Motorola RAZR HD LTE Hands-on (Video)

This morning we had a chance to try the upcoming Rogers-exclusive Motorola RAZR HD LTE. While it bears many a similarity to the recently-released ATRIX HD LTE, the RAZR HD takes the improvements over the original RAZR more seriously, and overcomes many of the obstacles that held it back from being a top-tier device.

While the RAZR HD is not as thin as the 7.1mm original, it feels far more like a premium product. Its 4.7-inch Super AMOLED HD display is vivid and bright, with excellent viewing angles and deep, satisfying blacks. We weren’t able to confirm whether it’s PenTile-based, but in a quick comparison it looked as good if not better than Samsung’s Galaxy S III display. With a screen resolution of 1280×720 and very limited bezel — Motorola claims that the HD’s front is 62% screen, one of the highest percentages on the market — and an excellent form factor, the device looks to be another sure hit for the company.

But a lot has changed since Motorola’s Kevlar-backed resurgence into the smartphone industry last November. The RAZR HD feels like a culmination of many practice attempts at making a great smartphone, and with Google overseeing the software portion of things, the OS is about as good as it gets without a Nexus name attached to it. I told you in our ATRIX HD LTE review, Motorola has toned down much of its “BLUR” legacy and, aside from a few additions — not replacements — the Android you see on the RAZR HD is pretty close to stock.

Motorola recognized that there was untapped potential in Android’s home screen layout, and has included a helpful Quick Settings menu on the left-most tab of the home screen. Helpful widgets and interactive icons, with the ability to flick up on Mail, Contacts or Messages to preview content, help round out the immediate improvements. Then there are SmartActions, which help the already battery-friendly device achieve “all day” battery life.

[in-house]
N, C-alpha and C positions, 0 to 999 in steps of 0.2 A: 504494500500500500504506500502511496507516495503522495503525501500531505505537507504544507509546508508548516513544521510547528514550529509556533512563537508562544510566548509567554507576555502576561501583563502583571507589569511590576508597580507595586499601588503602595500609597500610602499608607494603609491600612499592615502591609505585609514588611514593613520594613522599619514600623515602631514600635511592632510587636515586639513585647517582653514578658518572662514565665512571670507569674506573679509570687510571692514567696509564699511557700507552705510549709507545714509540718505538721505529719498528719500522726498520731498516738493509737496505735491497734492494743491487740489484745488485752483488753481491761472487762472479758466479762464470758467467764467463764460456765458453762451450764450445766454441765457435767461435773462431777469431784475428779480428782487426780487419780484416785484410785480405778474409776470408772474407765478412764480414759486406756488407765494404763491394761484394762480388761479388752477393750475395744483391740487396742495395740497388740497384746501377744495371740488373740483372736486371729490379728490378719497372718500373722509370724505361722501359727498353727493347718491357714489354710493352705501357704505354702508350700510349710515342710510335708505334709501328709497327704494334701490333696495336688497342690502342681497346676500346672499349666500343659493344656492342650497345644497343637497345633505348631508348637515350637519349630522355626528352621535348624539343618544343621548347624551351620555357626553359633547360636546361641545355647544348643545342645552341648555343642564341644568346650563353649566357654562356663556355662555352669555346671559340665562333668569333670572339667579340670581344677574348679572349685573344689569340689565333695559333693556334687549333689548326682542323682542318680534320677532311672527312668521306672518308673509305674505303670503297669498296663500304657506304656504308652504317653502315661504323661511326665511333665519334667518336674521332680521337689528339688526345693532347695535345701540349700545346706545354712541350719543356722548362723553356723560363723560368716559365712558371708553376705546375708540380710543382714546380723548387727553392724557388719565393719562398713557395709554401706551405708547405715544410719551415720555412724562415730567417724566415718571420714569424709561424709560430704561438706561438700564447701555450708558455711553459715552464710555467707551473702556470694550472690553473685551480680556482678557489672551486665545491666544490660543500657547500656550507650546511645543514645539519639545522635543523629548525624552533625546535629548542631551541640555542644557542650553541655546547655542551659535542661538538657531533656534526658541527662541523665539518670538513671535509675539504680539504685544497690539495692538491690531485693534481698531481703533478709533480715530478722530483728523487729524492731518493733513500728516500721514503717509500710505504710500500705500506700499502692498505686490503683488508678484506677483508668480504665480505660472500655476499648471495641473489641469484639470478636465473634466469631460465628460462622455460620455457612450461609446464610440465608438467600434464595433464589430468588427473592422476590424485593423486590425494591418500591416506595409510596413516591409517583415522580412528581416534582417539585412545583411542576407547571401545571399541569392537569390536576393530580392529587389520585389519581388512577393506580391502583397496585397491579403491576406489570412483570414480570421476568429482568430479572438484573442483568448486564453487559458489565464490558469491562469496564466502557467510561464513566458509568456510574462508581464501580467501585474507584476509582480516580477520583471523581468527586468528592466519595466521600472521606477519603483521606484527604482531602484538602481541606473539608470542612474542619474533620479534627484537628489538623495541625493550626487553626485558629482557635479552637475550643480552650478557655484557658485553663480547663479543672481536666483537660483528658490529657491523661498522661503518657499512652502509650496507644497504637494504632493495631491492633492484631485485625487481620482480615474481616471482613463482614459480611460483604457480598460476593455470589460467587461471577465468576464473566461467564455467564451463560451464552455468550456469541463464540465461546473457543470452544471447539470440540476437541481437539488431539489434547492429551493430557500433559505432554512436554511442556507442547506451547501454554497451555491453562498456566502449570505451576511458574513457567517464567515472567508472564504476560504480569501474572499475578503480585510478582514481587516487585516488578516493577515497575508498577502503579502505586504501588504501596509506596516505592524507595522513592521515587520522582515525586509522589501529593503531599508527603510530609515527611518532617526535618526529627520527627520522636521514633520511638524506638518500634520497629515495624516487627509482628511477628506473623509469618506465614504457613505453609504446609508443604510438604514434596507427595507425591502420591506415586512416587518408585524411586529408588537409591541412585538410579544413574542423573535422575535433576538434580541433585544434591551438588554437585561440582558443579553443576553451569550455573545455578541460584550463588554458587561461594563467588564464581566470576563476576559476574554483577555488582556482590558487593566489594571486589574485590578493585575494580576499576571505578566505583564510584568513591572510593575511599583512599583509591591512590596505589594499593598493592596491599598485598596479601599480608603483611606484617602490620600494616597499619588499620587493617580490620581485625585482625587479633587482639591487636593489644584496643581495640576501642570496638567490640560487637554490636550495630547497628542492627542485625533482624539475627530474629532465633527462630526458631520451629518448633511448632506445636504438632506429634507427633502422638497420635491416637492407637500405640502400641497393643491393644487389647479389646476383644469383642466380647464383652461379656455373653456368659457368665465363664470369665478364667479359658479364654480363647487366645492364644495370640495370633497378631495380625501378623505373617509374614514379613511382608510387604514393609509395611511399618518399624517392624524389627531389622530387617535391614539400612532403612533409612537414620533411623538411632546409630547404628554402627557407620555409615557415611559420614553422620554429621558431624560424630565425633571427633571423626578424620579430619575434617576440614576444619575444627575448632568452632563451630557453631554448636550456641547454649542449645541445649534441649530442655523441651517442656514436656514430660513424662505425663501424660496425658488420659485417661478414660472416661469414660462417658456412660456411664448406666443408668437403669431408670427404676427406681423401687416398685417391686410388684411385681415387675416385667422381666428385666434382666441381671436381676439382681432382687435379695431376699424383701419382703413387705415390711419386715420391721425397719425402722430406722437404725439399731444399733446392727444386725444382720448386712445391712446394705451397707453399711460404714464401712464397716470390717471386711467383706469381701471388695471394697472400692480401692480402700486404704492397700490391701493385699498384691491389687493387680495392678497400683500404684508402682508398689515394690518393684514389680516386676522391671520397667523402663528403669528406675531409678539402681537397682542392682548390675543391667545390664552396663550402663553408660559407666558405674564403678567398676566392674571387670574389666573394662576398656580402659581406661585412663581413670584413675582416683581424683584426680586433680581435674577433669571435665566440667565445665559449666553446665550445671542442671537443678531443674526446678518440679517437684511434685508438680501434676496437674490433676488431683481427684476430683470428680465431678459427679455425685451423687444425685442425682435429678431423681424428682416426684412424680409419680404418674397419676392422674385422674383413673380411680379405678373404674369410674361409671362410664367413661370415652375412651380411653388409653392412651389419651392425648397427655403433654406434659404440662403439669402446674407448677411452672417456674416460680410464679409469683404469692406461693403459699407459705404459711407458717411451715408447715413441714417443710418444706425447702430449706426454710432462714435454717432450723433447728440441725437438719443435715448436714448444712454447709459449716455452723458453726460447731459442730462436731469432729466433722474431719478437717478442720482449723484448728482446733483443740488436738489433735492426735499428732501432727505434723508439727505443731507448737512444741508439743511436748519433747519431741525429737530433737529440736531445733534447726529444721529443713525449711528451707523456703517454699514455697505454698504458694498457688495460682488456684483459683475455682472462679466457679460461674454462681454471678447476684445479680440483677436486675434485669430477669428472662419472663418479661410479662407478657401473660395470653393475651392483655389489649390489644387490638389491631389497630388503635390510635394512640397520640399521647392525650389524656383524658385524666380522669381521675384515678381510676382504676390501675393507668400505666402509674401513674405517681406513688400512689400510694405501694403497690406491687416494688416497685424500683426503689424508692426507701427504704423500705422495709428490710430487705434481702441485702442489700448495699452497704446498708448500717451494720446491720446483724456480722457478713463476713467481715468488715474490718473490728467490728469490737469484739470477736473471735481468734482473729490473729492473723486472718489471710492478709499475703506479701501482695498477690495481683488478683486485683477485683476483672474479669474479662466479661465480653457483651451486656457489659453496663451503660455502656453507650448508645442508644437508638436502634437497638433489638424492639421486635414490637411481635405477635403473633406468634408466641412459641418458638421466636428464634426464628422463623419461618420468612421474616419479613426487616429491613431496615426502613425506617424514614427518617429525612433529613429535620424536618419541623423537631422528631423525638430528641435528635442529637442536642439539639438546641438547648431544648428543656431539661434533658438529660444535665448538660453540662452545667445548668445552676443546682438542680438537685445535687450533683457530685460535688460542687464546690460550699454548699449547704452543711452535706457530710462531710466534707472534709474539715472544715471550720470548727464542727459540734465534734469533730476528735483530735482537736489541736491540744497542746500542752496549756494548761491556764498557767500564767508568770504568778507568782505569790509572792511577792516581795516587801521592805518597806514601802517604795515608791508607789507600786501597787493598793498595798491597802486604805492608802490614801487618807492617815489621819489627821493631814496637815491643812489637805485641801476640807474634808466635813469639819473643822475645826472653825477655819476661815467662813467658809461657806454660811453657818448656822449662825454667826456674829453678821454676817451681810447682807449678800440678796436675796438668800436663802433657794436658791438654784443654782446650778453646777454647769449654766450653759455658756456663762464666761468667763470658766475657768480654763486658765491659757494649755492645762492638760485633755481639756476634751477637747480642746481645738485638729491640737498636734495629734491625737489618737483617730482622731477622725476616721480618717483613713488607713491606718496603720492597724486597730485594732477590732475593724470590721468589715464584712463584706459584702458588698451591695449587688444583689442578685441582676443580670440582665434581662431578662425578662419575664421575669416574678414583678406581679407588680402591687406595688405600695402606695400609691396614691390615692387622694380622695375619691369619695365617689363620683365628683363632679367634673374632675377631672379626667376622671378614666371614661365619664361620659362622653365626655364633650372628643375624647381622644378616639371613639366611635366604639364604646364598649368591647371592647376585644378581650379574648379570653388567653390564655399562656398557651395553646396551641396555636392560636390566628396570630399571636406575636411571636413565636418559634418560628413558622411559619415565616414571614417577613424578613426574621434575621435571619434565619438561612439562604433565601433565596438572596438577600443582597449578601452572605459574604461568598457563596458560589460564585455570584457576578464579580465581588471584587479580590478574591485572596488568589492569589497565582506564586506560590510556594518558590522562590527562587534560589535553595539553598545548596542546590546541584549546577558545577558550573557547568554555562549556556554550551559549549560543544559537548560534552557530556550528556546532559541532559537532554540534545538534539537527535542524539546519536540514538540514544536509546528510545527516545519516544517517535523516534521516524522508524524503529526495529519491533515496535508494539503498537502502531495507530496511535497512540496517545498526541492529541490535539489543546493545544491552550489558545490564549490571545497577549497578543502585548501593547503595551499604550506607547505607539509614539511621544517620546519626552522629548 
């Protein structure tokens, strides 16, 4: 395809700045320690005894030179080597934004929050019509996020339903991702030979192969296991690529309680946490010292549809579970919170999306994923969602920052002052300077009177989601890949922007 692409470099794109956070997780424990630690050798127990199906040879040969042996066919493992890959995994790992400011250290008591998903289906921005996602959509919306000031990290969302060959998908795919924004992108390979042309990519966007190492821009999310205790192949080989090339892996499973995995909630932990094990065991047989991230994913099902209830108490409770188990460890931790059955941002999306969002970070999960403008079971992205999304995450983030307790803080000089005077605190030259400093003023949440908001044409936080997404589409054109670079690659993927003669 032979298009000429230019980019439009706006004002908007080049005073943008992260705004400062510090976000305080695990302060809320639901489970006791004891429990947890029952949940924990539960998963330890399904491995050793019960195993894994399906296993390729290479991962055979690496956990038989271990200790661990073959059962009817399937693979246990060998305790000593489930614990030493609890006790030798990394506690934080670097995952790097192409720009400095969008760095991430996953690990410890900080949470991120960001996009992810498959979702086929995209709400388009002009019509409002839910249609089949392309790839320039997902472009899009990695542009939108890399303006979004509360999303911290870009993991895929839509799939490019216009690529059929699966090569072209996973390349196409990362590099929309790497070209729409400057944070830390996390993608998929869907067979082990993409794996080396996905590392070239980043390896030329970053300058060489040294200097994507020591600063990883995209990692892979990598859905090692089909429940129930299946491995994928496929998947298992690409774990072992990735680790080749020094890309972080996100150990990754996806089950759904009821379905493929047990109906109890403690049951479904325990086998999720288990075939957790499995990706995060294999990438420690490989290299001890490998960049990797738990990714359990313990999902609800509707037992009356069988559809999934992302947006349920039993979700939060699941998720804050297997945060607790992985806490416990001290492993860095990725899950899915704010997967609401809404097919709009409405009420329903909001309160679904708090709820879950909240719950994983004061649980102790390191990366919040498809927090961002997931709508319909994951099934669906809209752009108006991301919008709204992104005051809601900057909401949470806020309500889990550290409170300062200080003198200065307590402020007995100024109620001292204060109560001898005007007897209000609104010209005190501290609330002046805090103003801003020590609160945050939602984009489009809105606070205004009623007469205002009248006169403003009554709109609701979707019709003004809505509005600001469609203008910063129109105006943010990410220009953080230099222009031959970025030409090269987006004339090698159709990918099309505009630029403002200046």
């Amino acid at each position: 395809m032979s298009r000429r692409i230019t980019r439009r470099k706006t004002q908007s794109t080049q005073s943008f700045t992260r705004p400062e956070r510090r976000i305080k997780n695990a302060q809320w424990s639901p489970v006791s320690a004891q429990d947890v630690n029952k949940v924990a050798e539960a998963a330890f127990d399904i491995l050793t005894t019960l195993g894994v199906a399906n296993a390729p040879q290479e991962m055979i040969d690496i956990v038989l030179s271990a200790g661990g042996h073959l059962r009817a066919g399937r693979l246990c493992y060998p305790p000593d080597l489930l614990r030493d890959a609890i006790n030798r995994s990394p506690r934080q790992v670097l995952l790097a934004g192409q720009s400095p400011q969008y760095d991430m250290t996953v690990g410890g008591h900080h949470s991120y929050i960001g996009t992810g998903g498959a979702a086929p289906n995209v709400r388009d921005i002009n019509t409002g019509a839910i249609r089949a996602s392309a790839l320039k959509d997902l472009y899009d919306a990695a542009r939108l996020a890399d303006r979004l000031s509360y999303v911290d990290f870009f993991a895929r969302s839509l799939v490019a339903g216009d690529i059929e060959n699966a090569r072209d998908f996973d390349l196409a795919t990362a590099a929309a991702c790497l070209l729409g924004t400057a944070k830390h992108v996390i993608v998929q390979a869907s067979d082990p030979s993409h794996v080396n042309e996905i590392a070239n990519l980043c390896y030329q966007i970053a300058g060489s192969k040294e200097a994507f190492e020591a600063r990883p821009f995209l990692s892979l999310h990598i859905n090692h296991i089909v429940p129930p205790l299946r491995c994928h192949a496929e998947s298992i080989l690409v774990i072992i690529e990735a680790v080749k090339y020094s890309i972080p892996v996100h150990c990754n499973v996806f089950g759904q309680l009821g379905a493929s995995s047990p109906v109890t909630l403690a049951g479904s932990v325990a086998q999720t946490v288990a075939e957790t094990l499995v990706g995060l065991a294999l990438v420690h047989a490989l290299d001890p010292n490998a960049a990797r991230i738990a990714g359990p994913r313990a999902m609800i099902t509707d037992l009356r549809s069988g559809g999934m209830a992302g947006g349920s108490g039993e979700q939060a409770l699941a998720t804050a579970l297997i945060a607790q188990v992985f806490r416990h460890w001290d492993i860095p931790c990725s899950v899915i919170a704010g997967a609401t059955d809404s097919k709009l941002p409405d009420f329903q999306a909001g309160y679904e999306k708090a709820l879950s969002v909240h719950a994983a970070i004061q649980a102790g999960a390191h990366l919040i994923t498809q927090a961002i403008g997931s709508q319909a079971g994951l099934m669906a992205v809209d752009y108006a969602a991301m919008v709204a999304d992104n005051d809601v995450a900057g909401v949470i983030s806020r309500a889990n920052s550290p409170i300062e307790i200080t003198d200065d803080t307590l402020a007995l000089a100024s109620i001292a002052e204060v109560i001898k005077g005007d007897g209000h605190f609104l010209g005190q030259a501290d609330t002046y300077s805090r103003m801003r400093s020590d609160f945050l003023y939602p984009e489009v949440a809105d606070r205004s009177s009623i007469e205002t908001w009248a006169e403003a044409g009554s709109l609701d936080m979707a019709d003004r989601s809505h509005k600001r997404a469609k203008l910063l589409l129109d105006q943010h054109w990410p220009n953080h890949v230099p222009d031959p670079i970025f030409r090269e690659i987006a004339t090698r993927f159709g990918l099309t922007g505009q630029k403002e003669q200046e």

Now to the hardware. The RAZR HD LTE is nearly identical to the ATRIX HD LTE internally: a 1.5Ghz dual-core Snapdragon S4 processor, 1GB RAM, 16GB internal storage with expandable microSD slot, LTE connectivity and an 8MP camera. Where the RAZR HD is improved is its design — there’s a metal bezel with fantastic buttons, and an improved Kevlar back — and battery size. The 2530mAh battery is the same size as the one in the original Galaxy Note, but the screen is significantly smaller than that phablet. The unified body design allowed Motorola to squeeze as many components into a small space as possible — they describe the Kevlar and metal body as a “bucket” in which all the parts are carefully laid inside and covered with that thin Super AMOLED screen — and achieve all-day battery life in the process.

The RAZR HD is a Rogers exclusive and will therefore be loaded with a number of Rogers apps. Though many of them are placeholders and don’t take up space on the device until downloaded, the advantage of having Ice Cream Sandwich on board is that any app can be disabled with one touch, essentially disappearing it from the device. When asked about an upgrade to Jelly Bean, Motorola said that with Google’s help the company will become a leader in Android updates and will push Android 4.1 to the RAZR HD as soon as possible.

One interesting aspect of the RAZR HD’s design is its microSIM/microSD slot. Instead of using the often-maligned plastic clip, Moto has chosen to go with an iPhone-like tray that can be unlocked using an included pin. The opening also houses a microSD slot for expandable storage; the microSIM is housed in a familiar “cage” to ensure it is inserted in the correct orientation.

Also on the left side of the device is a mini HDMI port and a microUSB charging port. The back of the device, as stated, is made from a strong Kevlar material, and is coated with a water-resistant film that should protect the phone from the elements better than many others on the market.

The 8MP camera is unchanged from previous devices, and while Motorola claims that shutter speeds have improved since the RAZR and even the ATRIX HD, but we worry that by using the same module and lens as its forebears a poor camera could end up being the HD’s biggest liability. Until we get a review unit, we won’t know for sure.

The Rogers Motorola RAZR HD LTE will be available in the coming weeks.